There was a deep orange cherry tomato tucked halfway down that I’d missed earlier. I was curious. I know that any fruit or vegetable you pick will be sweetest earliest in the morning; I also know that tomatoes have a gene that turns the sweetness off if the fruit gets too chilled, which is why you don’t put them in the fridge.

It wasn’t a summertime Sungold but it was still definitely a good tomato. I didn’t know you could still get that this time of year.

Still. It’s probably time to pick all the big green ones and bring them inside.



A candy-pink greenhouse
Friday November 17th 2017, 10:42 pm
Filed under: Garden

Now this is really cool: a greenhouse that is both solar-powered and still allows enough of the right colors of light through to let the plants inside thrive, while at the same time they require less water.

Someday our kids will ask us why we still call them green houses.



The Alphonso
Friday November 17th 2017, 12:29 am
Filed under: Garden,Mango tree

June bearing, said one site. Six months from flower to fruit, said another, with cooler temperatures triggering bud formation.

Well then this makes sense.

There are a whole lot of these; this is just the one at the top getting the earliest dose of morning sun and furthest along.

Each of those little brussels sprouts-y dots becomes a cluster of flowers (most of them male.) Hoping all goes well, we should get a fair number of mangos this year.

One for Danny, who inspired the tree planting, one for Phyllis, who aided and abetted and covered it from time to time for us, one for Eli, for saving it from the cold, too….



Jungled
Friday October 27th 2017, 10:42 pm
Filed under: Garden

Well, one thing about having had temps in the 80s and 90s during three weeks of October is the sea of yellow flowers across the top of this, hundreds of them.

One single Sungold cherry tomato plant that took over the world: it’s eight or nine feet long, six feet wide, and generally eyeball height. Those fancy extra-large tomato cages I bought? That I carefully checked morning and night to ease the branches back inside of as this one in particular grew upwards? It sometimes grew an entire rung’s height in a day. Doesn’t matter that I had other tomato plants, it wanted all of theirs and still kept going.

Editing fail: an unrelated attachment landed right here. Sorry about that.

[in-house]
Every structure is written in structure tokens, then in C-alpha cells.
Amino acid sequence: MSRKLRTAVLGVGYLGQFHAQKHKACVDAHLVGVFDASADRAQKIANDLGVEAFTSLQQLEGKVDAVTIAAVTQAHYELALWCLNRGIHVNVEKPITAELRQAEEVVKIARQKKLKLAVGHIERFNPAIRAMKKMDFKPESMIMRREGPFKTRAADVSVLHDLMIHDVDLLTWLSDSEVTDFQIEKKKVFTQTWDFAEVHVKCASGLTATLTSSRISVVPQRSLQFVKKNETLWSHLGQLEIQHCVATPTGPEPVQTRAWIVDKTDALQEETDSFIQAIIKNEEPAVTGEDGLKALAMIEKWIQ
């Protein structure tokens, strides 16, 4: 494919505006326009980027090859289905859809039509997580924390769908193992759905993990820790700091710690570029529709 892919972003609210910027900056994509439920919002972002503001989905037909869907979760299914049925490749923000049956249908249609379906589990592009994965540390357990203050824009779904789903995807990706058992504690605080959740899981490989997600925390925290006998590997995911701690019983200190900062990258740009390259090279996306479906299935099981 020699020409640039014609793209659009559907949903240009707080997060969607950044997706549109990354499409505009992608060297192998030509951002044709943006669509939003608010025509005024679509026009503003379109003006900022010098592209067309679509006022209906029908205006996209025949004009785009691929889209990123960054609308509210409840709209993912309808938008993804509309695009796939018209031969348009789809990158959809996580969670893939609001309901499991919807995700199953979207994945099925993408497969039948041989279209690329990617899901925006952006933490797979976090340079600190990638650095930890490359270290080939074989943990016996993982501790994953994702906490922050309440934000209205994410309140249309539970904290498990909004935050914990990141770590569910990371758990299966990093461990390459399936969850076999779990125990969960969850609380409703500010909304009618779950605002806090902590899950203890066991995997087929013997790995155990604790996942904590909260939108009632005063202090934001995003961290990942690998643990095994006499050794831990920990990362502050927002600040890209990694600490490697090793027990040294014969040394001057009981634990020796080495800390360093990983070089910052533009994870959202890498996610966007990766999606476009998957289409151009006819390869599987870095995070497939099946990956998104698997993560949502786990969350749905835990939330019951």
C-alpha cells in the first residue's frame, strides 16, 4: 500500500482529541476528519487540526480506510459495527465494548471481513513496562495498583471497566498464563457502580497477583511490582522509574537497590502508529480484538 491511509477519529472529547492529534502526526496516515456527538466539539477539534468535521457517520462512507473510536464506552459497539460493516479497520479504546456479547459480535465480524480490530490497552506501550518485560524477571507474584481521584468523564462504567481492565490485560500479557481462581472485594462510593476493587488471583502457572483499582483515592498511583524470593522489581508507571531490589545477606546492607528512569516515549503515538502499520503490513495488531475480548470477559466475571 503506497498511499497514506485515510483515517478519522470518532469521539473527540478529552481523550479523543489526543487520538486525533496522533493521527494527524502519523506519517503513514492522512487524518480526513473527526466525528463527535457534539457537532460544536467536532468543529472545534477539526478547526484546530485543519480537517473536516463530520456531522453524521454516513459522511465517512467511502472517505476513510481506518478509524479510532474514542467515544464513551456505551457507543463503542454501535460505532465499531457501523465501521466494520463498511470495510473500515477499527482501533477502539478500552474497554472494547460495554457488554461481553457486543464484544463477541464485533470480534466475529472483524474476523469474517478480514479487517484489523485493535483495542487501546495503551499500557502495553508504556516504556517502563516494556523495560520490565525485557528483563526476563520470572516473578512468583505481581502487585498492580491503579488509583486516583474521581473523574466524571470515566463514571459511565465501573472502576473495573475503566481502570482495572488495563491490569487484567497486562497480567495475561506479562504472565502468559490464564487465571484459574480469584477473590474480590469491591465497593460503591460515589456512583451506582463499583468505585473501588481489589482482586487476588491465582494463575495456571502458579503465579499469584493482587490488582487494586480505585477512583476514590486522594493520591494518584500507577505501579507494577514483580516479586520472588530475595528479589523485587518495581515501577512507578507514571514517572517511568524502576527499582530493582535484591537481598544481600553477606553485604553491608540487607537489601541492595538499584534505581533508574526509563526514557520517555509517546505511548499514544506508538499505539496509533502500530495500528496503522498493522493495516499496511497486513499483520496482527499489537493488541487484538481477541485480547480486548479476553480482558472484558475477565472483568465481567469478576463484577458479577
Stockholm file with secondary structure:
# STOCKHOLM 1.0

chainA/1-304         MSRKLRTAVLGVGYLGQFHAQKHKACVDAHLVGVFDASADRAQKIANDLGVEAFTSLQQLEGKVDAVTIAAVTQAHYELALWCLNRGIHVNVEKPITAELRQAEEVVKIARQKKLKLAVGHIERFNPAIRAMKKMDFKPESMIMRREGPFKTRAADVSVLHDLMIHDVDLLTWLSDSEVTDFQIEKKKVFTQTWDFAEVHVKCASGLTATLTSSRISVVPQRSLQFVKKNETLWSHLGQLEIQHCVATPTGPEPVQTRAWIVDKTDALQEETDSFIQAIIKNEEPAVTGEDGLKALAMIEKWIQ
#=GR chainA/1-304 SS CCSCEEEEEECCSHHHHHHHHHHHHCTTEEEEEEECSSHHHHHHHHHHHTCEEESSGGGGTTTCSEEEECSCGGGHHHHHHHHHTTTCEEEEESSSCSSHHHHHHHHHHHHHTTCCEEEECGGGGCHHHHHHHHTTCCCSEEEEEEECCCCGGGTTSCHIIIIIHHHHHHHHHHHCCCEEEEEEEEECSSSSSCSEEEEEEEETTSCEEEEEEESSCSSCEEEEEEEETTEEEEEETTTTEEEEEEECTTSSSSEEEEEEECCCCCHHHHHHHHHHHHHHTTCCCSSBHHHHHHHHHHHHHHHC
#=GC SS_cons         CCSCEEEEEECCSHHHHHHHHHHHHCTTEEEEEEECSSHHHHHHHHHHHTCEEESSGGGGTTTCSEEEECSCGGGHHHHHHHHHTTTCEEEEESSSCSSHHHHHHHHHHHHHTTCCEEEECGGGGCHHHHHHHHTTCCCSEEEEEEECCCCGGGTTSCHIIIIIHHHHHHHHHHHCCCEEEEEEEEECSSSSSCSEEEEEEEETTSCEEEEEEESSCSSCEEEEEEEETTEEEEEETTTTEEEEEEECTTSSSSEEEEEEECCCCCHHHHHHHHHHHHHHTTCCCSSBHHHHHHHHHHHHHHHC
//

The others gave up at about a foot high. And see that pink miniature rose way down there? It had plenty of space to itself when this started.

The Sungold is swinging from the fig tree, it’s almost trampolined itself over the fence, and at some point it’s going to ask us for the car keys. It’s hard to believe a freeze will end it all–but at the rate we’re going this year, maybe not. (I can wish.)

I am definitely planting Sungolds next year. A little further away from everything else.

It’s a good thing they have the best flavor, too.



October tomatoes
Thursday October 19th 2017, 10:55 pm
Filed under: Garden

Two big tomatoes left (again) and just starting to turn color and then they’ll give it up. I’ve got two layers of birdnetting tents over them, since that worked for scaring the critters out of the zucchinis. (Don’t step between those! It’s a trap!)

The enormous six-feet-in-every-direction Sungold cherry tomato bush, on the other hand, is loaded with flowers and keeping the neighbor’s bees happy and has just a few fruits right now–I thought I was done picking but it got its second wind in that last heat wave.

The nights have been in the 40s. But we keep getting one more day.